The key elements of the response, delivered by MFA spokesman Lu Kang, were:
- A US destroyer entered “adjacent waters of relevant islands and reefs in the Spratly Islands.” The use of the term adjacent waters (邻近海域) continued China’s careful avoidance of any official suggestion that it is claiming what would be a territorial sea (领海) from a particular feature in the Spratlys.
- The US’s actions “harmed China’s sovereignty and security interests,” which could be read as something short of harming China’s sovereignty or security per se. Harming these interests (损害, which the MFA translated as undermining), is also well short of claiming a violation (侵犯) of sovereignty.
- The US actions are “highly likely to cause accidental incidents in the waters and airspace.” This formulation (极易引发海空意外事件) was used in 2015 after the US “overflight” of Fiery Cross Reef, and the first patrol within 12nm of Subi Reef in October of that year. It sounds rather ominous, but at the same time it also suggests a desire to frame China’s objections on grounds that are shared concerns of other parties — including the US — namely, the avoidance of accidental escalation in the disputed area.
- The FONOP “severely disrupted the relevant dialogue and negotiation” between China and ASEAN claimants. Here, as Euan Graham pointed out, the PRC attempted to drive a wedge between ASEAN claimants and the US. This failed to sway Vietnam, which publicly reaffirmed its endorsement of the right to conduct FONOPs.
- China “respects and safeguards” all countries’ right to freedom of navigation and overflight in the South China Sea but opposes any country (read: Japan, Australia) enacting harm on China’s “sovereignty & security interests” in the name of FoN.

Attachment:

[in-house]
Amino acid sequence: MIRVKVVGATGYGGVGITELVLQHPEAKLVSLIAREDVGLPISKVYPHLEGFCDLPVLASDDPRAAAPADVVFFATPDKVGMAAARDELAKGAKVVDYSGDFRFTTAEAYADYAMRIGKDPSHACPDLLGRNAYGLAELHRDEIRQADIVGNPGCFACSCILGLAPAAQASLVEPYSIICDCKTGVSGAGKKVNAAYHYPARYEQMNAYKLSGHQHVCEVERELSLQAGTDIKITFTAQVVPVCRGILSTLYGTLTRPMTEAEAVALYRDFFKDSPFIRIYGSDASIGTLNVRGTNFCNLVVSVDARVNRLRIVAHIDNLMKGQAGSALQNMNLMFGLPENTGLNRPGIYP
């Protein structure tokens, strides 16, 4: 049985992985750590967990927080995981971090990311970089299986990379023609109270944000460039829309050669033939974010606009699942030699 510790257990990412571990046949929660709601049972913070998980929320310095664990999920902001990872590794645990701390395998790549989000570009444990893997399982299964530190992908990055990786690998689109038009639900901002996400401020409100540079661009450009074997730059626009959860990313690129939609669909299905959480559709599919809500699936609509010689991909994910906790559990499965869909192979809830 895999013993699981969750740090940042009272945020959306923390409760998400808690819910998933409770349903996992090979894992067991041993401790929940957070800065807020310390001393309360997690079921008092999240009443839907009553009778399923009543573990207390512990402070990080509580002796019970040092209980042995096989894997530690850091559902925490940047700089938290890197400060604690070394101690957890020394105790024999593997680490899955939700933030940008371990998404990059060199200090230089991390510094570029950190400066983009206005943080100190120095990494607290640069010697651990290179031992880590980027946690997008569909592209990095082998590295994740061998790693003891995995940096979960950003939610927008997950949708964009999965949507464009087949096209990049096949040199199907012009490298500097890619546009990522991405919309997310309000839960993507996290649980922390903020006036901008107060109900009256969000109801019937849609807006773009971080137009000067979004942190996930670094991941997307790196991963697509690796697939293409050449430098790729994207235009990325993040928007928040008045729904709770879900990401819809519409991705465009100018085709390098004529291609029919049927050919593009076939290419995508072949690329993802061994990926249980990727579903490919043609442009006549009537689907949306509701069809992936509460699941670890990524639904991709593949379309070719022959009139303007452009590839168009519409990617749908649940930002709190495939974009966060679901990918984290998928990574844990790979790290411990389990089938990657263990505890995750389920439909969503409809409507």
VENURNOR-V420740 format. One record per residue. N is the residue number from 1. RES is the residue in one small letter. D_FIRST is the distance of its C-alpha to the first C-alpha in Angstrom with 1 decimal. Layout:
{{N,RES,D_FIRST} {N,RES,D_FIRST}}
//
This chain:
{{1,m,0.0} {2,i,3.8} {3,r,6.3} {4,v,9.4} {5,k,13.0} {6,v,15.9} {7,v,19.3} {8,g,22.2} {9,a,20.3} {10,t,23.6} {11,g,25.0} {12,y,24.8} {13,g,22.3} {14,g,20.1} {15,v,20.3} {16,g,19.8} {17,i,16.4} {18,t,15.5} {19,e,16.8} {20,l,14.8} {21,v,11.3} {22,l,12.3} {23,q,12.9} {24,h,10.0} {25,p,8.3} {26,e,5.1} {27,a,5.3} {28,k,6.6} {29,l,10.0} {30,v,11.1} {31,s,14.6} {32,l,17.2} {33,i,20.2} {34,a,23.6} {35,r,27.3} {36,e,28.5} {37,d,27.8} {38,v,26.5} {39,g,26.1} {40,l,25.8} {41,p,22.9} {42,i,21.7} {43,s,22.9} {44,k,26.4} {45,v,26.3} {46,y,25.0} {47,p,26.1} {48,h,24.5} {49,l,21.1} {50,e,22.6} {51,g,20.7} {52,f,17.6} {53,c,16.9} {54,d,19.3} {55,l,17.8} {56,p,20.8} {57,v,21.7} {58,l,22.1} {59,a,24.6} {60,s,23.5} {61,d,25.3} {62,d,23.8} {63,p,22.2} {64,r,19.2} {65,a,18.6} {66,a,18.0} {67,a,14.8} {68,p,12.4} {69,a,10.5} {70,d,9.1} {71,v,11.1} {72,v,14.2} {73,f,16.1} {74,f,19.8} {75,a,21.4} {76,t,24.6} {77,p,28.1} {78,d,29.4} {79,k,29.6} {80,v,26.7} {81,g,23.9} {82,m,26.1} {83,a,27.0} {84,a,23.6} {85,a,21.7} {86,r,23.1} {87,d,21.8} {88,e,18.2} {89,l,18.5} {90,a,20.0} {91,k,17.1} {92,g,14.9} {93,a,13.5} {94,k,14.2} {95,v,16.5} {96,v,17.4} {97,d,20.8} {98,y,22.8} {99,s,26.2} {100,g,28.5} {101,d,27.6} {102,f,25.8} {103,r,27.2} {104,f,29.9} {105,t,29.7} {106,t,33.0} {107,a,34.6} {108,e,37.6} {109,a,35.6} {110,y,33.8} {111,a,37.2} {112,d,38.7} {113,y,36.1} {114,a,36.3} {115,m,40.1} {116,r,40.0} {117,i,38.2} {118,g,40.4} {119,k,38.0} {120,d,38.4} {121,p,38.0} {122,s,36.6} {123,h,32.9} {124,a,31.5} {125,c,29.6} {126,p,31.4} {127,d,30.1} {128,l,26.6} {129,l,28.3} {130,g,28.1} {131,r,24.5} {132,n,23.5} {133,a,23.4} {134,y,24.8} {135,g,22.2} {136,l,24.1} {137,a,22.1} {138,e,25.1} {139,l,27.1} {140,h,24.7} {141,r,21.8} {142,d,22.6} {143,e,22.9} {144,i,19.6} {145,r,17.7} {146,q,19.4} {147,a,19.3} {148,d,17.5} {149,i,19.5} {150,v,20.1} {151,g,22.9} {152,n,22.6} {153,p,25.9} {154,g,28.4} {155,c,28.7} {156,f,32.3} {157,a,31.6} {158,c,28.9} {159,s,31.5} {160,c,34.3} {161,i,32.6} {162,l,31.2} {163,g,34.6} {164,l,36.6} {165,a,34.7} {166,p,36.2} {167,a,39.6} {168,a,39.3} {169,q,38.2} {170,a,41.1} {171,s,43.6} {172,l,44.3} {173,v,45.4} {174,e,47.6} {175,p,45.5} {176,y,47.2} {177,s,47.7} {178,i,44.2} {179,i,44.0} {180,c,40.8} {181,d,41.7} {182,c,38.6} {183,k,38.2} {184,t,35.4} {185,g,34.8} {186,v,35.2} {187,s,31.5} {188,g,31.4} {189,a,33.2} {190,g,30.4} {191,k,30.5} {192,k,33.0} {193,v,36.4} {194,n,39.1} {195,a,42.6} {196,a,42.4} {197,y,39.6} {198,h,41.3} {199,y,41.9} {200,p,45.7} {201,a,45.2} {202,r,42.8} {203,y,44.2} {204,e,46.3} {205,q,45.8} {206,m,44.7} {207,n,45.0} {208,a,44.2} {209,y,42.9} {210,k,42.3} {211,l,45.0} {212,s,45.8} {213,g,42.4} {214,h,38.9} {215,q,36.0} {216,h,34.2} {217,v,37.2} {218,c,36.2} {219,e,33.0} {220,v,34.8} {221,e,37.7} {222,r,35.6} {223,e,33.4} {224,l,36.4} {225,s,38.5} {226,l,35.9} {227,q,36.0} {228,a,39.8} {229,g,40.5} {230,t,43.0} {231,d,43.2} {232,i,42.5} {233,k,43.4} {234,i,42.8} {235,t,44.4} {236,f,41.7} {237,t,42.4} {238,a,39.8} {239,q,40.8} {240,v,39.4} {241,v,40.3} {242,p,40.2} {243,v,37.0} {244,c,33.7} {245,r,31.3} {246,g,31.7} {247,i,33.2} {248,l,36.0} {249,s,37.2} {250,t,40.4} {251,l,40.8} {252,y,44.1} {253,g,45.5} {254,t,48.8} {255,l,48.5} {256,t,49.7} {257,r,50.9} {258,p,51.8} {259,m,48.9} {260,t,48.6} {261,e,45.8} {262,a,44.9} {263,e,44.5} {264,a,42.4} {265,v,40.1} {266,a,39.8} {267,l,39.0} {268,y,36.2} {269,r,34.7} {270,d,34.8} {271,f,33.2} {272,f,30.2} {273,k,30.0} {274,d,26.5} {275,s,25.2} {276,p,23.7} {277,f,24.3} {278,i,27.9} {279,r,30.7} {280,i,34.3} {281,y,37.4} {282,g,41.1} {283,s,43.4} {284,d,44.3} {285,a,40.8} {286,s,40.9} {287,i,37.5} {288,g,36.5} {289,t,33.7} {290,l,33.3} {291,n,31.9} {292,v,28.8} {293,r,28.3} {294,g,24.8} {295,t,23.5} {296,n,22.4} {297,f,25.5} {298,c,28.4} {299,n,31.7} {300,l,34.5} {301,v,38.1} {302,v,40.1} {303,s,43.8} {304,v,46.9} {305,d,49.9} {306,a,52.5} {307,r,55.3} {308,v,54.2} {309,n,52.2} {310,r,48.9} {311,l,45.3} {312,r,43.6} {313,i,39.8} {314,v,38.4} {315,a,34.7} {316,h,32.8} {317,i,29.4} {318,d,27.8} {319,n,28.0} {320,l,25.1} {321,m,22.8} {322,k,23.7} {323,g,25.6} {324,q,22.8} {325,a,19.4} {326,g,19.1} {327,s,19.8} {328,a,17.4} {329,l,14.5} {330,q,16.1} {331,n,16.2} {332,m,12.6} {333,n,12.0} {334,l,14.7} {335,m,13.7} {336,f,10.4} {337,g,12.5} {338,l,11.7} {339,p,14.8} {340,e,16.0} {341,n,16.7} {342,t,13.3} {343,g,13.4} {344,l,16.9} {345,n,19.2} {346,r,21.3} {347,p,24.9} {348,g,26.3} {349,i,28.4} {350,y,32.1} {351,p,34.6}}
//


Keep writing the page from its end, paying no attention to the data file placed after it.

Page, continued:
- The PLA Navy “lawfully . . . warned off” (警告驱离) the US ship, as discussed further below.
The Ministry of Defense also happened to be holding its routine monthly press conference the same day. When asked about the incident, spokesman Ren Guoqiang made many of the same points, with the added flourishes of listing the names of the PLA Navy destroyers that had “warned off” the US ship, and a vow to keep doing what the PLA always says it’s doing:
“The misconduct of the US military will only motivate the Chinese military to strengthen its capabilities and to defend its national sovereignty and security in a more resolute manner.”
However, amid all the (relatively) rich detail, one element of previous PRC responses seems to have been missing from both the Foreign and Defense Ministry comments: a threat.
After the USS Lassen‘s October 2015 FONOP, Vice Foreign Minister Zhang Yesui promised the PRC would take “all necessary measures as needed to firmly respond to any deliberate provocation by any country.” The Defense Ministry and Foreign Ministry spokesmen echoed this language, and it featured in China’s official responses to the US’s patrols in May and October 2016. Its omission this time is all the more surprising given that, as noted above, the operation last week was the first deliberately non-innocent FONOP near China’s artificial islands.